In general, reformulation is considered the go-to option when stability at room temperature is not feasible. Particularly when looking at injectables, it is ideal for a product to remain stable at room temperature in its liquid form. Whenever it’s possible to reformulate for room temperature stability, this should be the first choice of a pharma or biotech company. This method provides an effective and lower-risk opportunity to support the product’s lifecycle, from shipping and storage to expansion into markets. Especially considering that not all markets share equally developed infrastructure, this method poses a logistically feasible approach to stability. When it’s possible to reformulate, this is considered the best choice.

Q: So, why not reformulate any drug product with stability limits?

A: Pharma and biotech companies may consider the impact of starting at square one with a project they have invested significant time, money and effort into perfecting. While reformulation is recommended, there are other options with proven success to consider as well, based on the drug products desired end use.

Q: When is freezing the most appropriate method to ensure stability for the drug product?

A: A drug product that is kept frozen will remain stable for a longer period than a drug product kept at room temperature. For developers looking to reach the market quickly, this is often a common methodology for stabilization. Freezing is also more affordable than reformulation and a well-established process. However, not all molecules are made equally – for some, this approach is ineffective and harmful to fragile formulations. This is likely due to the multiple freeze-thaw cycles that it must endure throughout the manufacturing process. For injectables that will ultimately be shipped to other countries, varying infrastructures must be taken into account when selecting this stability method.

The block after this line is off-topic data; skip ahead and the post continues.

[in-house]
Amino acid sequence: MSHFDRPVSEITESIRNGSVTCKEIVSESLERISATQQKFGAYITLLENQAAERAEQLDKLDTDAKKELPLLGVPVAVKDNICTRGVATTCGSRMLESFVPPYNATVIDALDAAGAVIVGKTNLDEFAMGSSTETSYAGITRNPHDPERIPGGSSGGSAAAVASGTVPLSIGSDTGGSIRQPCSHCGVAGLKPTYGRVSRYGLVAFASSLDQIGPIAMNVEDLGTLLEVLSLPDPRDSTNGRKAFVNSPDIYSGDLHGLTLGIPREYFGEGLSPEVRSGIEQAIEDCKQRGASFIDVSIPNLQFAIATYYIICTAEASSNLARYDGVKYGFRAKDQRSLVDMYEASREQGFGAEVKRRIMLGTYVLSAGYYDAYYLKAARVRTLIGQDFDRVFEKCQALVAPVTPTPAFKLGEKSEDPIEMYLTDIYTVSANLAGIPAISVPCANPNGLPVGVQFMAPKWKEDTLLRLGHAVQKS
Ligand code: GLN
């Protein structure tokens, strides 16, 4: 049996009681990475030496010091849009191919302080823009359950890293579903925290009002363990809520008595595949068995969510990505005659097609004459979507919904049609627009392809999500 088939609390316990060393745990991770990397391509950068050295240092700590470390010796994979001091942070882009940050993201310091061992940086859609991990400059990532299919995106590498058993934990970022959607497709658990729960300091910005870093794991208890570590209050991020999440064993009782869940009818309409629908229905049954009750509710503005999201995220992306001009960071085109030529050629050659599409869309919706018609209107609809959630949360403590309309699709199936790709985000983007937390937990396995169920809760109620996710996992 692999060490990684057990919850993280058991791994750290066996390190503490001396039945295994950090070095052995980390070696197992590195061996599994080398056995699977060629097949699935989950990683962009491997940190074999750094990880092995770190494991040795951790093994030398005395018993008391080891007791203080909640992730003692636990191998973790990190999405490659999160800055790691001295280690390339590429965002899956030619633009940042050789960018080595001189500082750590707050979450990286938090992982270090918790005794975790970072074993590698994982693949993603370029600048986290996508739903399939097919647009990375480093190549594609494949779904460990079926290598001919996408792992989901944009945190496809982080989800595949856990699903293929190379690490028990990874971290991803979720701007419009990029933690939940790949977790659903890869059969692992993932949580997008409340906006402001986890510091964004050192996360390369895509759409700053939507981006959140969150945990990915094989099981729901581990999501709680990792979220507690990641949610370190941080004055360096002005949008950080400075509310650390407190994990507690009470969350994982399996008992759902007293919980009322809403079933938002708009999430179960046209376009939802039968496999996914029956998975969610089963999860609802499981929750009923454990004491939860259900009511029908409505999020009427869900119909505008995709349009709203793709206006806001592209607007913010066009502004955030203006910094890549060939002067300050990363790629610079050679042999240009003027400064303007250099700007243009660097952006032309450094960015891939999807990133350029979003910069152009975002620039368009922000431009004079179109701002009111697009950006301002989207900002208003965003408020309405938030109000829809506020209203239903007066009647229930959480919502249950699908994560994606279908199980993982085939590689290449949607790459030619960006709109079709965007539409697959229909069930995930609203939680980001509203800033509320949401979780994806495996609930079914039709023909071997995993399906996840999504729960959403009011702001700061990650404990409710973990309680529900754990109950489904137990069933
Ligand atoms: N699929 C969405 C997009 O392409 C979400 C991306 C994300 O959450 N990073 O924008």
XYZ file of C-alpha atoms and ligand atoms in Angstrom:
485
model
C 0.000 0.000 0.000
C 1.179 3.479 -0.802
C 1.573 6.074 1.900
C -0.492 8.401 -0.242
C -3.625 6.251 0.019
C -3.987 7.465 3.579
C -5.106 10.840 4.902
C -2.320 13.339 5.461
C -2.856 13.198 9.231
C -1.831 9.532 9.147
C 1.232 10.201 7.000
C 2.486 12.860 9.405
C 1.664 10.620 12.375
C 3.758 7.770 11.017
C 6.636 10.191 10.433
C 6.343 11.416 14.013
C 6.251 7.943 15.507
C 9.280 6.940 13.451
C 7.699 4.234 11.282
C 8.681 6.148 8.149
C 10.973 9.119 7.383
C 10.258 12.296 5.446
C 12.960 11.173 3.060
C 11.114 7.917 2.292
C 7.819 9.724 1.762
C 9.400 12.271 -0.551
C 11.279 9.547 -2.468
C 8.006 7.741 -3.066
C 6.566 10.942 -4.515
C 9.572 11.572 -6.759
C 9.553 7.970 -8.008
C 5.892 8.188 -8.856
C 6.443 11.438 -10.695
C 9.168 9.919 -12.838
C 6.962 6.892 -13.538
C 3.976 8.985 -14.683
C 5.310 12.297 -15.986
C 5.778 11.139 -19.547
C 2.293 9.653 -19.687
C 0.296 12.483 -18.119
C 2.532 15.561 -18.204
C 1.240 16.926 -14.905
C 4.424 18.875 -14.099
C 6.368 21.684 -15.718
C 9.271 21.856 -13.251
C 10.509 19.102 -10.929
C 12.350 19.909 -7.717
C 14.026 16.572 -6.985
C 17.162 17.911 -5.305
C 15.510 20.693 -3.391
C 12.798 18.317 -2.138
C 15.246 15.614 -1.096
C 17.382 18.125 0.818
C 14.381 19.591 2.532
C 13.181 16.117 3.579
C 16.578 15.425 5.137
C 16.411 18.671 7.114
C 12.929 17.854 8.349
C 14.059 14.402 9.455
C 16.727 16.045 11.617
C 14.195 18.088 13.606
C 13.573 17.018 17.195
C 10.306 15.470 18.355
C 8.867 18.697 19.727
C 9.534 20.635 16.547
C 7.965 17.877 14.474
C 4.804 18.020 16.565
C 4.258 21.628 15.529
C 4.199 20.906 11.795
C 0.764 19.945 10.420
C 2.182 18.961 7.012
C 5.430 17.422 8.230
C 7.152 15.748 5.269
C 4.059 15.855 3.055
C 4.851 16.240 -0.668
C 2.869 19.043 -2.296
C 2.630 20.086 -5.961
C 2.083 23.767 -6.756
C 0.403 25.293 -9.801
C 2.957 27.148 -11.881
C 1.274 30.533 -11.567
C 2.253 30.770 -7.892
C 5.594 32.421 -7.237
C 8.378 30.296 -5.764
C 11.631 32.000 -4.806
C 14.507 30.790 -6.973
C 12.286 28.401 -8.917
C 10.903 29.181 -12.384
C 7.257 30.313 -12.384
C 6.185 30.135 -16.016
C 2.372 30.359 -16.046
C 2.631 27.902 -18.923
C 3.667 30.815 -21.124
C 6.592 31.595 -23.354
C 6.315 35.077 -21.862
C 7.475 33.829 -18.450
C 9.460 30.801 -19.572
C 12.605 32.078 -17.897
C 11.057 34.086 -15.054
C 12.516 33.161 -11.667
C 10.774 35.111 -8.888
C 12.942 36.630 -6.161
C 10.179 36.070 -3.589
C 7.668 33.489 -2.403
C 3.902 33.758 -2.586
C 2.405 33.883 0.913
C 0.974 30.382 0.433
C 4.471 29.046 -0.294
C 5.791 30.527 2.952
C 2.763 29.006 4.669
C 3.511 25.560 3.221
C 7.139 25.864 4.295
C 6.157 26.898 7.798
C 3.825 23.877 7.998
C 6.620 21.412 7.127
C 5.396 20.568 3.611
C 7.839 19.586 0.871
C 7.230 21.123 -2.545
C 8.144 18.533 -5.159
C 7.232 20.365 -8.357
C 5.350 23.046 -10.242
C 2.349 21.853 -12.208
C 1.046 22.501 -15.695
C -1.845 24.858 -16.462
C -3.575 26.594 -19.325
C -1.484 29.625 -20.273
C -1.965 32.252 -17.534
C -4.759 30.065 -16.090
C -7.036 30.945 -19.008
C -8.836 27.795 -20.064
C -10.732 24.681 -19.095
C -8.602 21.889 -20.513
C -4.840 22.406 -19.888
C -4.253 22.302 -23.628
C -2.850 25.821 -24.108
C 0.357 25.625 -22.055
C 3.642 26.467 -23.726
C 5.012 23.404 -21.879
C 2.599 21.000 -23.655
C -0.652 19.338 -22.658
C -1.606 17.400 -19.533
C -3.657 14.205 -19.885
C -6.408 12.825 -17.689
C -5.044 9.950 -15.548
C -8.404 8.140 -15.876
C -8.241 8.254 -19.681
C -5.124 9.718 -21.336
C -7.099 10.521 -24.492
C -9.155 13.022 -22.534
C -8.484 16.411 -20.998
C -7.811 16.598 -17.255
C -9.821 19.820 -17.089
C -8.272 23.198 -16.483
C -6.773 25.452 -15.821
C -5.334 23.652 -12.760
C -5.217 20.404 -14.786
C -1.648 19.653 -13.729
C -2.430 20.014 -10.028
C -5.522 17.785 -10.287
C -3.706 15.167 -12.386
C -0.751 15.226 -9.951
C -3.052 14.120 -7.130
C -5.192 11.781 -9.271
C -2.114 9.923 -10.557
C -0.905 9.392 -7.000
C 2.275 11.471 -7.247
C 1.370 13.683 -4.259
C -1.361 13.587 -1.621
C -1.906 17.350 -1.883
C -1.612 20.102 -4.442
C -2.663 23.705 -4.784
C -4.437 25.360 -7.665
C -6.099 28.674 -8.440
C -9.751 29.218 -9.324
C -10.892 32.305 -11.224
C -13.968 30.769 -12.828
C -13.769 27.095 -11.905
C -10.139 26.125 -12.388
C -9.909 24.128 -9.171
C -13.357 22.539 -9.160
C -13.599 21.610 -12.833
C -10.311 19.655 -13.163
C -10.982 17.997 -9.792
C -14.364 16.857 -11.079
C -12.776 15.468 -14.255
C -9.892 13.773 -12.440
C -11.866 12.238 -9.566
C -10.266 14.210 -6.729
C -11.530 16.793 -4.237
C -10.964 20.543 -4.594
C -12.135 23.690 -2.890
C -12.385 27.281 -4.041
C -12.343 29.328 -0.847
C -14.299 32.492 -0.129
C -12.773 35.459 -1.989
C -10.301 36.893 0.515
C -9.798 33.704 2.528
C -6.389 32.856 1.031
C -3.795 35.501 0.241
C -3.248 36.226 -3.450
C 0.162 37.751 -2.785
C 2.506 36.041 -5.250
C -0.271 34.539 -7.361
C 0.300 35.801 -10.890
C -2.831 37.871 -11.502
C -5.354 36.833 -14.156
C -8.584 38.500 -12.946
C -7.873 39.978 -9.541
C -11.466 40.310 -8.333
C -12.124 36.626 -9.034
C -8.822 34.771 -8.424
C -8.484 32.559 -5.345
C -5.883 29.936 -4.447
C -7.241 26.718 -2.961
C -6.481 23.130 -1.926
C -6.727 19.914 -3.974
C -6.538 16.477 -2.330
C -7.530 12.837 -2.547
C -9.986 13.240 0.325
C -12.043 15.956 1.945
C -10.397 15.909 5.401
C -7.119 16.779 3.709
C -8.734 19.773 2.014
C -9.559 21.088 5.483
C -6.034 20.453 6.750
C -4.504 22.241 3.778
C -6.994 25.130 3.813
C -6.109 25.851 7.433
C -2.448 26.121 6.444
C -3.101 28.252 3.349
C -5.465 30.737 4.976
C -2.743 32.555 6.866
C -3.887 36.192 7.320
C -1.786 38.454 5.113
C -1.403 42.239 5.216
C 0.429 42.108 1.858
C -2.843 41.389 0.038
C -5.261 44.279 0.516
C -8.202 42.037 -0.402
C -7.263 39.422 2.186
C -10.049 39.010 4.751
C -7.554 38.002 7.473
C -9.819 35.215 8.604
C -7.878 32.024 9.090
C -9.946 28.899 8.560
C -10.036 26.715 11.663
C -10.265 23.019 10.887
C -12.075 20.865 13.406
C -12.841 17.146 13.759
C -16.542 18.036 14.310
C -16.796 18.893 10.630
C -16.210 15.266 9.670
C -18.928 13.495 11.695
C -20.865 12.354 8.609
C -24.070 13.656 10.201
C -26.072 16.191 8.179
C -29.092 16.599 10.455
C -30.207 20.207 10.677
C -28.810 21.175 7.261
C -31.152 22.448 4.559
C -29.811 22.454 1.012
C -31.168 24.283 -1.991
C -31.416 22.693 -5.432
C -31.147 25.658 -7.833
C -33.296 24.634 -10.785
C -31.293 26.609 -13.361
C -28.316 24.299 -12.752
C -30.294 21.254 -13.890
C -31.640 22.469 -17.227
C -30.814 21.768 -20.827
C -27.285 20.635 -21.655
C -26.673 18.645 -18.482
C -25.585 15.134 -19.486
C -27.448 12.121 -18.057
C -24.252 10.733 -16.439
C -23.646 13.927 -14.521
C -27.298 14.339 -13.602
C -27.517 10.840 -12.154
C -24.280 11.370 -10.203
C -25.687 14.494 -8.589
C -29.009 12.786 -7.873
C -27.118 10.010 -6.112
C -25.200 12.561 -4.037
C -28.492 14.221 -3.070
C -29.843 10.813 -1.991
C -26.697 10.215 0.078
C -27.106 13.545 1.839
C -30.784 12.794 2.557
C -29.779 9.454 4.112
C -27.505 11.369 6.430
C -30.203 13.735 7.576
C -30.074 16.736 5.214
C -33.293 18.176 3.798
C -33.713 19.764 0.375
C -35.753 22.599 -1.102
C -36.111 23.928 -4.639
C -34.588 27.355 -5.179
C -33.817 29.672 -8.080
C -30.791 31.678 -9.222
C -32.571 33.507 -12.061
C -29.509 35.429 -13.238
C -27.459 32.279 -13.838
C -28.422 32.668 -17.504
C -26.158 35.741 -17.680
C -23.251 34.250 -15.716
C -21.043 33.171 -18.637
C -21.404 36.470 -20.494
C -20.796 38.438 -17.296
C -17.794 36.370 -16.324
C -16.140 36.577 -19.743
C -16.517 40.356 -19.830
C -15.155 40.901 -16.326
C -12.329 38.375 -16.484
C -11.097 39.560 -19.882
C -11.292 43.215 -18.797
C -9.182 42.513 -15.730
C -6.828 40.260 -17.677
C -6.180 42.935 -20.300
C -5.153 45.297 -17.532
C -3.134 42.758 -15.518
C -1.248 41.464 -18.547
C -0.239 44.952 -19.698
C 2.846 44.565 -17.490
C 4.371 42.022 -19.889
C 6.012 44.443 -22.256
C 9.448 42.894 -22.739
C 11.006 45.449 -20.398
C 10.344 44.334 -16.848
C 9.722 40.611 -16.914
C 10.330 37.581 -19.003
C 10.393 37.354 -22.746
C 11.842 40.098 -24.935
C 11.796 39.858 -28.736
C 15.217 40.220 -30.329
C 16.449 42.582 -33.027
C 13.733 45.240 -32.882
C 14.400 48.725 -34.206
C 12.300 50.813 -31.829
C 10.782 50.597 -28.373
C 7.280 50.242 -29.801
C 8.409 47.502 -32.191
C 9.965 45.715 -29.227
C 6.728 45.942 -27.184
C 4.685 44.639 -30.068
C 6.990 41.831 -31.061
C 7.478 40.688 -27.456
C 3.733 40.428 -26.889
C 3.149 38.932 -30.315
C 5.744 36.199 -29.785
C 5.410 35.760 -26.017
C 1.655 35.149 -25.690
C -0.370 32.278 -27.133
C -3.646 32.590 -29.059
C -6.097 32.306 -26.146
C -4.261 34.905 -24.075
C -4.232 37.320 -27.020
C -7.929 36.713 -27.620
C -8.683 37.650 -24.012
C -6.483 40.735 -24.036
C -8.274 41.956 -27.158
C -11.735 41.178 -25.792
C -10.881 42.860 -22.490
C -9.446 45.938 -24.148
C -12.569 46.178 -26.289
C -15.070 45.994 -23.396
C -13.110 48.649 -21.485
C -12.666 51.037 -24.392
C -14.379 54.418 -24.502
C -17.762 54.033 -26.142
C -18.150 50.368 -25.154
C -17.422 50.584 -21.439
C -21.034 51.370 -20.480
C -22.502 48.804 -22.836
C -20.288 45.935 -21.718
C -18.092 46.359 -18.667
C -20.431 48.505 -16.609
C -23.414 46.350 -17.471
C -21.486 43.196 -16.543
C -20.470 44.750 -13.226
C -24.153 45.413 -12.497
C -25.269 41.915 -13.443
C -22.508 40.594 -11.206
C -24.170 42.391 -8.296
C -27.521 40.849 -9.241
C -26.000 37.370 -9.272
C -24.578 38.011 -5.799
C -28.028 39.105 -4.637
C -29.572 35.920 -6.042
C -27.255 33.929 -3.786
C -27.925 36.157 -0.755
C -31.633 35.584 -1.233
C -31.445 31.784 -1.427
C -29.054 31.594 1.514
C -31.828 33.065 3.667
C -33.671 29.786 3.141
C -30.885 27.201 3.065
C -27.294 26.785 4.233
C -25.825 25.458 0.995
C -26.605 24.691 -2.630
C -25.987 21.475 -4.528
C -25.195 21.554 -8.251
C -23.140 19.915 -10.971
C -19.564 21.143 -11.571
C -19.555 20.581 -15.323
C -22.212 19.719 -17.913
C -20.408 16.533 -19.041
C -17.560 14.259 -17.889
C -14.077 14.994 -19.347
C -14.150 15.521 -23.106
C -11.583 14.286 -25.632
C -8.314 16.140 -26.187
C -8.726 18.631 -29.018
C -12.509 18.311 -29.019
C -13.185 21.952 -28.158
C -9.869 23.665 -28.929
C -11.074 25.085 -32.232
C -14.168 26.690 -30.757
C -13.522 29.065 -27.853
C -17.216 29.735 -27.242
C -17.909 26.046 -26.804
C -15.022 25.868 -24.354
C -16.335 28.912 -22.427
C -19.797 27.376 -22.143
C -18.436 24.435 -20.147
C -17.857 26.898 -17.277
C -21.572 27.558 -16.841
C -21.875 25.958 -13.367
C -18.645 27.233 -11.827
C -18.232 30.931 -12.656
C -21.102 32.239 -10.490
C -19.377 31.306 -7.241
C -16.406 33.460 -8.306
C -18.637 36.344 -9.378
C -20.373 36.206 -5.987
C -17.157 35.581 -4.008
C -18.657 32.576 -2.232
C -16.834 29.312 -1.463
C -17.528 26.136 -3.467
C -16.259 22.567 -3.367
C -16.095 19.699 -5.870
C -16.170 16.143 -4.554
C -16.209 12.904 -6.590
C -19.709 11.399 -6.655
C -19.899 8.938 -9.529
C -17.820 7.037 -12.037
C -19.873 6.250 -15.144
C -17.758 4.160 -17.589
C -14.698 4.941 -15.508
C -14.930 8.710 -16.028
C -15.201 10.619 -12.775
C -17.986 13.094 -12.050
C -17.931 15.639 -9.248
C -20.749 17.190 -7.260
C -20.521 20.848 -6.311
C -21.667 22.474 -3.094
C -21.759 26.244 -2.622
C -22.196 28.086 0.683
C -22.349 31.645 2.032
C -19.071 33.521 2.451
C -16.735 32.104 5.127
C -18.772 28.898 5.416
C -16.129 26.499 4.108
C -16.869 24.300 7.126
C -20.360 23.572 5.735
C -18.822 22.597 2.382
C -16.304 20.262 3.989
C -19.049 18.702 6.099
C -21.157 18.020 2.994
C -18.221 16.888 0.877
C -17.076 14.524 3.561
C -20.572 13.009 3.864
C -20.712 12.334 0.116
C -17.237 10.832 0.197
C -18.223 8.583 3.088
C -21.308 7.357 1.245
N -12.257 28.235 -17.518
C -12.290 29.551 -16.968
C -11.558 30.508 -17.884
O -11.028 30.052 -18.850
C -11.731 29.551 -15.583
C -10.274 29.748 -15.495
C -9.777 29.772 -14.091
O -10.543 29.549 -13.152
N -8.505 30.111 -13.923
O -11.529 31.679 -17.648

Q: What can you tell us about the third of the stability methods – Lyophilization?

A: Lyophilization is essentially freeze-drying a product for long-term stability by transitioning it to a powder that is stable at room temperature and can be reconstituted as needed. While lyophilization is proven to be effective, it brings its own heightened complexities including increased investment, planning and time to bring a product to market. The best way to adequately handle lyophilization is considering it as an option early in the process. However, given its reputable stability in this format, lyophilized injectables can be a win-win – combining the success of freezing with the integrity of reformulation.

​​Q: From your point of view, when would it be best to start thinking of an appropriate stability method?

A: The earlier stability is considered, the better off it’ll be in the long run. No matter how one approaches it, reformulation, freezing and lyophilization all have risks and rewards to the success of the molecule. Since an injectable must not only make it to market, but meet its design-for-use, fit the patient it will serve, and meet business goals for the pharmaceutical brand, focus on the product’s stability will make or break its commercial success.